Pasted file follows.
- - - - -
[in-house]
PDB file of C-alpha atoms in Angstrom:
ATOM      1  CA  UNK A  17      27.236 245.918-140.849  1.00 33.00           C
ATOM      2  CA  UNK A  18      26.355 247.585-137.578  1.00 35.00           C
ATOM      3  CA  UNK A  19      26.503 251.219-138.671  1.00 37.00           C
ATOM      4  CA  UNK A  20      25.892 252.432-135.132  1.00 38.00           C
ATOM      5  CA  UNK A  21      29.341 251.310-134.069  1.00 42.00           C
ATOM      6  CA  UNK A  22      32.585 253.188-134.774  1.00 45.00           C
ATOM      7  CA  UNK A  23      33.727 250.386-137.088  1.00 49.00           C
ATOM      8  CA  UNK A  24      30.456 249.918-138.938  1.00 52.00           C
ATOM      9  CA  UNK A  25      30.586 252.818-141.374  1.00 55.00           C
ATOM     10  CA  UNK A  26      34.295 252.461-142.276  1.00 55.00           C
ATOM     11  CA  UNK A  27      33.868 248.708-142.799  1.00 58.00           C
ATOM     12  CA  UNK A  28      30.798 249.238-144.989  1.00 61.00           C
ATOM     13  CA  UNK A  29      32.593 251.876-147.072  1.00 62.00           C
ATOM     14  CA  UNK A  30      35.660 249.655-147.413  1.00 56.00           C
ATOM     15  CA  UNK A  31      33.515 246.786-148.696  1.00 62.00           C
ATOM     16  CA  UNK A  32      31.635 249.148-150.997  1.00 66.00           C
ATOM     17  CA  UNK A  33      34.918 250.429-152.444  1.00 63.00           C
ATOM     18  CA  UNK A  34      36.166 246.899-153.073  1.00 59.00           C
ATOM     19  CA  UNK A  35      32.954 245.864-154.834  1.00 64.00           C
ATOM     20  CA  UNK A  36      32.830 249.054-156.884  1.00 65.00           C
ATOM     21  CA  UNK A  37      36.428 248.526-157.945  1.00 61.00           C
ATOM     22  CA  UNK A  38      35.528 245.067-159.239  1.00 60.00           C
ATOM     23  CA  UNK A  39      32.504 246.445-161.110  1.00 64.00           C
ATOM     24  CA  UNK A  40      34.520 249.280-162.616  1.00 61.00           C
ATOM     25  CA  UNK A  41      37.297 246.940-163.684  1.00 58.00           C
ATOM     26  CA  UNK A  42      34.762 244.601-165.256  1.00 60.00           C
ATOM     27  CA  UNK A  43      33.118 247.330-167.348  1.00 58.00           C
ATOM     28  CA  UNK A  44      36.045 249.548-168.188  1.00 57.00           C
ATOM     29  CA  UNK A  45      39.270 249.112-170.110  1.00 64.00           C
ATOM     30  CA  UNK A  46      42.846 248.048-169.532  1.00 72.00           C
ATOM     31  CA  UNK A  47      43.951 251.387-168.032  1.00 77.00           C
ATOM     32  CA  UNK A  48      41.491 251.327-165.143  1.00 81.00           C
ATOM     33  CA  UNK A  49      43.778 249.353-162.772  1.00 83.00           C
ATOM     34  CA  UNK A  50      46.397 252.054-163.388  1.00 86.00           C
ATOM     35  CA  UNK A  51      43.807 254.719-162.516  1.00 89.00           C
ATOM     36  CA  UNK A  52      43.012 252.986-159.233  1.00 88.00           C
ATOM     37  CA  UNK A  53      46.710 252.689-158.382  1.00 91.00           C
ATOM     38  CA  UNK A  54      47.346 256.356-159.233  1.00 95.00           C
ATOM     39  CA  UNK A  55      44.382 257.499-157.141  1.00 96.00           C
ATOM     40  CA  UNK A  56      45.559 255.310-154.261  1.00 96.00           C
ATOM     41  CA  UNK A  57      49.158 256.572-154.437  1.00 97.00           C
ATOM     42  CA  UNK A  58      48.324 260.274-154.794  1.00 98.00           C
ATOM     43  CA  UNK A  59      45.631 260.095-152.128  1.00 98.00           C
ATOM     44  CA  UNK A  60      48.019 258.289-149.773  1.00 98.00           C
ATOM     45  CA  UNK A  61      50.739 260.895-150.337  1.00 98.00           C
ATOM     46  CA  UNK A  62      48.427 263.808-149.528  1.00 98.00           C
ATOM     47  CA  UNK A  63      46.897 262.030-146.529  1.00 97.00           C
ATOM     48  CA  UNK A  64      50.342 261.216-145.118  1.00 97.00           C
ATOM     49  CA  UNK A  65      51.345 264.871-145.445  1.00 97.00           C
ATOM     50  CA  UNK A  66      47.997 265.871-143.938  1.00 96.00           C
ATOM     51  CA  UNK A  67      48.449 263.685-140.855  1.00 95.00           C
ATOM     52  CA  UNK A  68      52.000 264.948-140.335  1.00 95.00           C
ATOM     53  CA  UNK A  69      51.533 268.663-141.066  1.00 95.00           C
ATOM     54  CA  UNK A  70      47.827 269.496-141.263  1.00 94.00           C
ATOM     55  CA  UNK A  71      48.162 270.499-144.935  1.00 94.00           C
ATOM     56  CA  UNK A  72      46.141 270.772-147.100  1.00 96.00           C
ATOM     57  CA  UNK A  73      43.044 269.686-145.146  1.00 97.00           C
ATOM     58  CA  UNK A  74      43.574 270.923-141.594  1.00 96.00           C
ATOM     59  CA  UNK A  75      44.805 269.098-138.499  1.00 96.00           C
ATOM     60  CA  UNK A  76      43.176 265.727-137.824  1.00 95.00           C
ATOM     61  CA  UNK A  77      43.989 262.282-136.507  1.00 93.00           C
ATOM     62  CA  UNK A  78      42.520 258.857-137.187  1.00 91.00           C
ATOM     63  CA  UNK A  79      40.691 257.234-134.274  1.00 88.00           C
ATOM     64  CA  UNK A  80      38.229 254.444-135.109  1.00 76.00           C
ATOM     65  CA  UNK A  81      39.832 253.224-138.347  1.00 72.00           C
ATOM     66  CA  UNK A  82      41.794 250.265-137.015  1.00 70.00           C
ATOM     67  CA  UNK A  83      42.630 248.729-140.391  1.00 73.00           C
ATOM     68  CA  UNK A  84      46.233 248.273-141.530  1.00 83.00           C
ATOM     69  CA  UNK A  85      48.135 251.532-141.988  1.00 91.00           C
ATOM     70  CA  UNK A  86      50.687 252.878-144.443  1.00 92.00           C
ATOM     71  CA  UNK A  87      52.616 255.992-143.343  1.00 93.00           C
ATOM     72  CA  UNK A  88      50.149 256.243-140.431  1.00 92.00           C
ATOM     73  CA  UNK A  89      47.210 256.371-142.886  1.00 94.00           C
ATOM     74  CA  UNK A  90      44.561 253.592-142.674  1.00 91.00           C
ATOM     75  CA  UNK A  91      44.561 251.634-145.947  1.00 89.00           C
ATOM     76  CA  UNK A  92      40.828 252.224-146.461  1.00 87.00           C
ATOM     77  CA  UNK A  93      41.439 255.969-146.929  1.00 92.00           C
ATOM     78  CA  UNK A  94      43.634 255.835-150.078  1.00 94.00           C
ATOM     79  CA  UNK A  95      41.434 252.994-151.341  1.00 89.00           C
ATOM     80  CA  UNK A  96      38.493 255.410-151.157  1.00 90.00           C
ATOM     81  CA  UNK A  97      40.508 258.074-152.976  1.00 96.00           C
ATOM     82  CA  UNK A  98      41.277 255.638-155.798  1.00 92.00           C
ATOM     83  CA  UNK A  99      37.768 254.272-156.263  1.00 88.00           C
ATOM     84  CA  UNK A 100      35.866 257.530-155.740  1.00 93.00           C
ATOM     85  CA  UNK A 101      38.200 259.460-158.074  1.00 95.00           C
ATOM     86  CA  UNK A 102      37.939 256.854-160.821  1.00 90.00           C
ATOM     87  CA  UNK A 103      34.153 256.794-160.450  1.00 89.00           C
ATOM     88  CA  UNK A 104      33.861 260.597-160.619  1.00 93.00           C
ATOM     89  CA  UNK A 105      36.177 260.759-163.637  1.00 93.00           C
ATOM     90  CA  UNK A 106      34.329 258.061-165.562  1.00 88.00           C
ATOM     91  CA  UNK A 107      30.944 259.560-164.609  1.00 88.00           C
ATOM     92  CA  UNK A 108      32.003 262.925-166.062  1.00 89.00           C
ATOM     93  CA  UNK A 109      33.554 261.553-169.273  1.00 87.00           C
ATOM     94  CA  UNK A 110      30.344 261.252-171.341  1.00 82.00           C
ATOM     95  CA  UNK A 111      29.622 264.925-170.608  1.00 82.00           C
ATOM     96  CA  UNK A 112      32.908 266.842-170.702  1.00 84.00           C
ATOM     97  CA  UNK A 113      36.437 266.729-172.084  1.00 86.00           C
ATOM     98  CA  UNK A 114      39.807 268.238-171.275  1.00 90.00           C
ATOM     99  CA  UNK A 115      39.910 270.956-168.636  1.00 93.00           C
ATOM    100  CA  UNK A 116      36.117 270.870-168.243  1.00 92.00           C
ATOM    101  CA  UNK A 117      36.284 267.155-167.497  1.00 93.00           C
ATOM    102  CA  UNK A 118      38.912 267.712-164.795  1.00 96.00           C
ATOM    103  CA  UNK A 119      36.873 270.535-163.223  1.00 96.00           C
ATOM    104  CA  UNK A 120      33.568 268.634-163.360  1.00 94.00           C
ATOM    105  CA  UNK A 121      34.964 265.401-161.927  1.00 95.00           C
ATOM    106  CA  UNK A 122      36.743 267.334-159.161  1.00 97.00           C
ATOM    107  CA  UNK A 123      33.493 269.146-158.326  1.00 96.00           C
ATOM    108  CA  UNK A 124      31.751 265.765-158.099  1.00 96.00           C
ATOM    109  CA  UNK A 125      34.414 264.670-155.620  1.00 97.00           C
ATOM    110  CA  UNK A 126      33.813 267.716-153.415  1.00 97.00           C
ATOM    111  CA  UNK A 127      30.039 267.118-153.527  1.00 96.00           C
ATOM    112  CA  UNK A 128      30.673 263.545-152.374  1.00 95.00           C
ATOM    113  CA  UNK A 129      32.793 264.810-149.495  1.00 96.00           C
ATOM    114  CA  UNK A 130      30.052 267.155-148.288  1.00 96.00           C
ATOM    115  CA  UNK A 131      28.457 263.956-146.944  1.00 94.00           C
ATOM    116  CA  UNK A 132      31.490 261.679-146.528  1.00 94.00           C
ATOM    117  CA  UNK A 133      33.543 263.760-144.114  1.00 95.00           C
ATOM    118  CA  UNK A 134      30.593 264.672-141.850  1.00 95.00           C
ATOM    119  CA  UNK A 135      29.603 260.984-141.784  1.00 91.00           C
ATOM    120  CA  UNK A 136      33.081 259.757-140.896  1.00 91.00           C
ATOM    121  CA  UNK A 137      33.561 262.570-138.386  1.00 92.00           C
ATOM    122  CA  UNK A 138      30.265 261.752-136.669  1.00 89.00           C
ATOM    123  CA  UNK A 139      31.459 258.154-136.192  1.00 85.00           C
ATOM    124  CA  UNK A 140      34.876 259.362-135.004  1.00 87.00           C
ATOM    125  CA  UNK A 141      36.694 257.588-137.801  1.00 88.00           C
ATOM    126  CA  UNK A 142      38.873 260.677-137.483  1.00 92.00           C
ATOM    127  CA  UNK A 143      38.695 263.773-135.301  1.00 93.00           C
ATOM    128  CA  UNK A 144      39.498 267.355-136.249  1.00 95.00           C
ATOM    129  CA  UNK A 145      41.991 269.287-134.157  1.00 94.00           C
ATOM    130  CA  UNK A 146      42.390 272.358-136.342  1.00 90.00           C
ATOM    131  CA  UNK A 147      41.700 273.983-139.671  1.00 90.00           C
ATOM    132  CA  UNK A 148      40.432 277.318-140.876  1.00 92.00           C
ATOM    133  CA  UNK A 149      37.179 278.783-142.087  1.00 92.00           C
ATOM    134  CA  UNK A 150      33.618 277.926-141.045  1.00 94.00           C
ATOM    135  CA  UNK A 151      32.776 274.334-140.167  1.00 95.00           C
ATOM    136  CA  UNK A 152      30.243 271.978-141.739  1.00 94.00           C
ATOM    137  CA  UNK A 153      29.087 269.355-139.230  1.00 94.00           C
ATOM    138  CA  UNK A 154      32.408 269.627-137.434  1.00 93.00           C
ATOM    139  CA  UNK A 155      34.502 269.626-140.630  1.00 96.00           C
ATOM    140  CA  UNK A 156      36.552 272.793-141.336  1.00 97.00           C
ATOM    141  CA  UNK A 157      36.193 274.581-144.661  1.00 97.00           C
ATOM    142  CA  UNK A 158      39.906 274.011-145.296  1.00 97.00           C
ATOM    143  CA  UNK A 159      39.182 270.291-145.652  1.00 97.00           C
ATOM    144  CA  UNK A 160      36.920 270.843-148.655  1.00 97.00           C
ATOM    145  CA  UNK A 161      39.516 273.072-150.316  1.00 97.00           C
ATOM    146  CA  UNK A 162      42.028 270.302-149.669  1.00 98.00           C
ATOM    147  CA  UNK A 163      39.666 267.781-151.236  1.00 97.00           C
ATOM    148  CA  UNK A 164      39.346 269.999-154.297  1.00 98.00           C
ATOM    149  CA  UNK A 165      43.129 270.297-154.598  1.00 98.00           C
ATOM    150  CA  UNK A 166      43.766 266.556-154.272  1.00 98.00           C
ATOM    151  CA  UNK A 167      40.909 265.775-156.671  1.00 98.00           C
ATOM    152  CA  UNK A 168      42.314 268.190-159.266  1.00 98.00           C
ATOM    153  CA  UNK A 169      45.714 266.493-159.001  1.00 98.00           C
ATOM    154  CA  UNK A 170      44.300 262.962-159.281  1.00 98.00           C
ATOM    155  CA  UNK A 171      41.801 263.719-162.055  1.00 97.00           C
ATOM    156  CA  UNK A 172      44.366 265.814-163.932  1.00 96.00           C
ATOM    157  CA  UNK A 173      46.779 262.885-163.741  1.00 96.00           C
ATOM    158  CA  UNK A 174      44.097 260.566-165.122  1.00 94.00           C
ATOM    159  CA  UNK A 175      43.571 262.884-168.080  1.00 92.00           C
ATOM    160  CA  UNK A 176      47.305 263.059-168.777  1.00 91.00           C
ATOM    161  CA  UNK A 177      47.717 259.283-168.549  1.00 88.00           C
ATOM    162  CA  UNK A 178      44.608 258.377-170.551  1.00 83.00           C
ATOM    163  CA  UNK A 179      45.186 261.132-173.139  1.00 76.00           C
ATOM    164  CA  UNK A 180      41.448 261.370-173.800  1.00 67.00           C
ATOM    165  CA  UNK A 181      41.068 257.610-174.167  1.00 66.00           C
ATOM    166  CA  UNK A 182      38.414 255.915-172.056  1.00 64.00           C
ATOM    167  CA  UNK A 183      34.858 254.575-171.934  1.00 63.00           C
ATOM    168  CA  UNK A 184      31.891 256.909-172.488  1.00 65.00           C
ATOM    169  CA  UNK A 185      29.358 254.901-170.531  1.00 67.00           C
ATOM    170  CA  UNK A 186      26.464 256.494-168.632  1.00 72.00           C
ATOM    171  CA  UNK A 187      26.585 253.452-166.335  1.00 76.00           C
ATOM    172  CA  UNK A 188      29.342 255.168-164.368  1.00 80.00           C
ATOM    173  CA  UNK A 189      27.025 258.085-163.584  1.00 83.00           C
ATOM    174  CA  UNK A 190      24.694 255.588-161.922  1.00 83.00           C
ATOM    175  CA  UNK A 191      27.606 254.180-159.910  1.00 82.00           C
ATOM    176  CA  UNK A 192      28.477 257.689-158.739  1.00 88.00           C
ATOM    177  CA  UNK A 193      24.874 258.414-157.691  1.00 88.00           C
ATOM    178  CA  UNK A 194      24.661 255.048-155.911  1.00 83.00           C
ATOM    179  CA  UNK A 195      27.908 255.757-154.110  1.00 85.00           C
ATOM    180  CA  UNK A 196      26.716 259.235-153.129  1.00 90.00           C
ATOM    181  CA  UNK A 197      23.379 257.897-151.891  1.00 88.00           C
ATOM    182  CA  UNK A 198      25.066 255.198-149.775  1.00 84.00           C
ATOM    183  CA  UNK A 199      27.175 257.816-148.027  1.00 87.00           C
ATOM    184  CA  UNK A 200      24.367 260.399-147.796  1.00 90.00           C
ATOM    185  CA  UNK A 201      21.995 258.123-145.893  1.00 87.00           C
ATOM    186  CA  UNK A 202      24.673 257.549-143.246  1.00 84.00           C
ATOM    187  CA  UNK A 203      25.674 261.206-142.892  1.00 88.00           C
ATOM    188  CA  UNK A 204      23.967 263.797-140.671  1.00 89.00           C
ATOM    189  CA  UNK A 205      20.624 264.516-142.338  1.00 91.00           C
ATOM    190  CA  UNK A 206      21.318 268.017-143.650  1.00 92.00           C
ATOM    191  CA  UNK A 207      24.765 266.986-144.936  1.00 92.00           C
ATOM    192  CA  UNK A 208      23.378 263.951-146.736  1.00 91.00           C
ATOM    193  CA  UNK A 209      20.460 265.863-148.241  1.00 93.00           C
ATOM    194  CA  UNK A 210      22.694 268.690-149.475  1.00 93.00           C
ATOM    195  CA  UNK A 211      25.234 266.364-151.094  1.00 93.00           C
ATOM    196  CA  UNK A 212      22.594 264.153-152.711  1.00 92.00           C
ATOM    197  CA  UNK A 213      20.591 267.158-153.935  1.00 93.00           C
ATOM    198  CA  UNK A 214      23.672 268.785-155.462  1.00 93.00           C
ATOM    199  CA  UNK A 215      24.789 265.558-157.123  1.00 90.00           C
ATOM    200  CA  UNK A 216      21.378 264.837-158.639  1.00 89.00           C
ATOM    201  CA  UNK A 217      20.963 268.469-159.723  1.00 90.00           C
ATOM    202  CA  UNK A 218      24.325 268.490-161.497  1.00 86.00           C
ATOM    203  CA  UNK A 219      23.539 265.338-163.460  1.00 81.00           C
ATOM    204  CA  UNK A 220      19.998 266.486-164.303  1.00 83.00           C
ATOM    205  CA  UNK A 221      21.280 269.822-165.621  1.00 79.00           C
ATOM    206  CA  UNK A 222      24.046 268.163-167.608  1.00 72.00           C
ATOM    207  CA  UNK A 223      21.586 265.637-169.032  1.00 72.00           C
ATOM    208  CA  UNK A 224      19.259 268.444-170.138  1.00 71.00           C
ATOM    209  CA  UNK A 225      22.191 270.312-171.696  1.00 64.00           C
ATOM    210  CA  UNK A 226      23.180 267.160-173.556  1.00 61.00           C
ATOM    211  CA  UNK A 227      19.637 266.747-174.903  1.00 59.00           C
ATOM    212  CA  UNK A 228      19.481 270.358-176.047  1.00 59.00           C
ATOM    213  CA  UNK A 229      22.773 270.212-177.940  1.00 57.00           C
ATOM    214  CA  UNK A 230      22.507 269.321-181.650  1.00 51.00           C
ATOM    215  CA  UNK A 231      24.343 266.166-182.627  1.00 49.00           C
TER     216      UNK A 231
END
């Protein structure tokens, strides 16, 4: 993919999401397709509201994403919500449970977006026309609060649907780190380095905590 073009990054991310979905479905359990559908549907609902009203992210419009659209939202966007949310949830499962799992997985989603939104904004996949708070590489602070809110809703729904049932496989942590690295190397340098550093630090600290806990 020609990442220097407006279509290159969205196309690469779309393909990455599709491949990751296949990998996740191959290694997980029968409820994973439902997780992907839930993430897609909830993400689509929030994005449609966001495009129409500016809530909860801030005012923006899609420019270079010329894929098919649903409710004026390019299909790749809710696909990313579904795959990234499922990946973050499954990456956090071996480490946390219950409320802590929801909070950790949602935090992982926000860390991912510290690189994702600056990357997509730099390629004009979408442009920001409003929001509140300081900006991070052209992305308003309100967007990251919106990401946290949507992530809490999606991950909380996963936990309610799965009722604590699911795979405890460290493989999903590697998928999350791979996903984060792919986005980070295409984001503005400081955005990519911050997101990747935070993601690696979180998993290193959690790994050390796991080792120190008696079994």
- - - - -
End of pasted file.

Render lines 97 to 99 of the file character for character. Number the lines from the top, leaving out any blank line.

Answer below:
ATOM     95  CA  UNK A 111      29.622 264.925-170.608  1.00 82.00           C
ATOM     96  CA  UNK A 112      32.908 266.842-170.702  1.00 84.00           C
ATOM     97  CA  UNK A 113      36.437 266.729-172.084  1.00 86.00           C